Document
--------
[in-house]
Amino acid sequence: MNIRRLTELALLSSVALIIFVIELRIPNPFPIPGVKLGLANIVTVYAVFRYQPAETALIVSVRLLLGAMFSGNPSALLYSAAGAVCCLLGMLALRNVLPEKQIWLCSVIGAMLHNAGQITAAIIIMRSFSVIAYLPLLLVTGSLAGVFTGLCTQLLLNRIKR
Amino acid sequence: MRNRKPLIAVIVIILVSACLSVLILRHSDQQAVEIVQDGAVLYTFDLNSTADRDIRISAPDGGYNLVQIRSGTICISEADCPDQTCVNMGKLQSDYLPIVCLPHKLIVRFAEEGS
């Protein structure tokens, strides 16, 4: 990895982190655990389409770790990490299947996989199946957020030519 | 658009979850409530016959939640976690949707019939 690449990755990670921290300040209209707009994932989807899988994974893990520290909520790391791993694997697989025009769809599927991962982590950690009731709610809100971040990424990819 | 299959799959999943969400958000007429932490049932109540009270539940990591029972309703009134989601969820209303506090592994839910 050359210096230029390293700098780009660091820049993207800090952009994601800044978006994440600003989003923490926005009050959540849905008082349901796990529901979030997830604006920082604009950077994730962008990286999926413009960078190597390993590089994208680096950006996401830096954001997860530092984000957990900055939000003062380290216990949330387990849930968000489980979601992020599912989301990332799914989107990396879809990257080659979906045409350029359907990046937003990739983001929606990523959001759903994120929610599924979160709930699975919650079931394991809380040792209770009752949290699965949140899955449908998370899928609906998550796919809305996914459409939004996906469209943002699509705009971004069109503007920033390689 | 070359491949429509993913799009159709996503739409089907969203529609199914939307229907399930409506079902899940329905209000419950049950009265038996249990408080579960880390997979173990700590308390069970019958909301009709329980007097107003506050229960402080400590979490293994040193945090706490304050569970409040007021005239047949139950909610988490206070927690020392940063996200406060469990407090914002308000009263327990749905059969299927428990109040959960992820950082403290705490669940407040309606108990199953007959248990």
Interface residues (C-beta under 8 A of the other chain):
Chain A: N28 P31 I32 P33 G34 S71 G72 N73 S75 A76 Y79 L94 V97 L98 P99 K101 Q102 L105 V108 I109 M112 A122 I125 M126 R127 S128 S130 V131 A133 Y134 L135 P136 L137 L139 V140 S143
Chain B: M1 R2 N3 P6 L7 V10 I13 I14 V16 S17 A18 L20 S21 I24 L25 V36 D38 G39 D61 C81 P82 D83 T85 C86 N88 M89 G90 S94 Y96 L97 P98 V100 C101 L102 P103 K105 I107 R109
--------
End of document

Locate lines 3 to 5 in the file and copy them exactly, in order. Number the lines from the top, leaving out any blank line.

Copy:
Amino acid sequence: MRNRKPLIAVIVIILVSACLSVLILRHSDQQAVEIVQDGAVLYTFDLNSTADRDIRISAPDGGYNLVQIRSGTICISEADCPDQTCVNMGKLQSDYLPIVCLPHKLIVRFAEEGS
């Protein structure tokens, strides 16, 4: 990895982190655990389409770790990490299947996989199946957020030519 | 658009979850409530016959939640976690949707019939 690449990755990670921290300040209209707009994932989807899988994974893990520290909520790391791993694997697989025009769809599927991962982590950690009731709610809100971040990424990819 | 299959799959999943969400958000007429932490049932109540009270539940990591029972309703009134989601969820209303506090592994839910 050359210096230029390293700098780009660091820049993207800090952009994601800044978006994440600003989003923490926005009050959540849905008082349901796990529901979030997830604006920082604009950077994730962008990286999926413009960078190597390993590089994208680096950006996401830096954001997860530092984000957990900055939000003062380290216990949330387990849930968000489980979601992020599912989301990332799914989107990396879809990257080659979906045409350029359907990046937003990739983001929606990523959001759903994120929610599924979160709930699975919650079931394991809380040792209770009752949290699965949140899955449908998370899928609906998550796919809305996914459409939004996906469209943002699509705009971004069109503007920033390689 | 070359491949429509993913799009159709996503739409089907969203529609199914939307229907399930409506079902899940329905209000419950049950009265038996249990408080579960880390997979173990700590308390069970019958909301009709329980007097107003506050229960402080400590979490293994040193945090706490304050569970409040007021005239047949139950909610988490206070927690020392940063996200406060469990407090914002308000009263327990749905059969299927428990109040959960992820950082403290705490669940407040309606108990199953007959248990």
Interface residues (C-beta under 8 A of the other chain):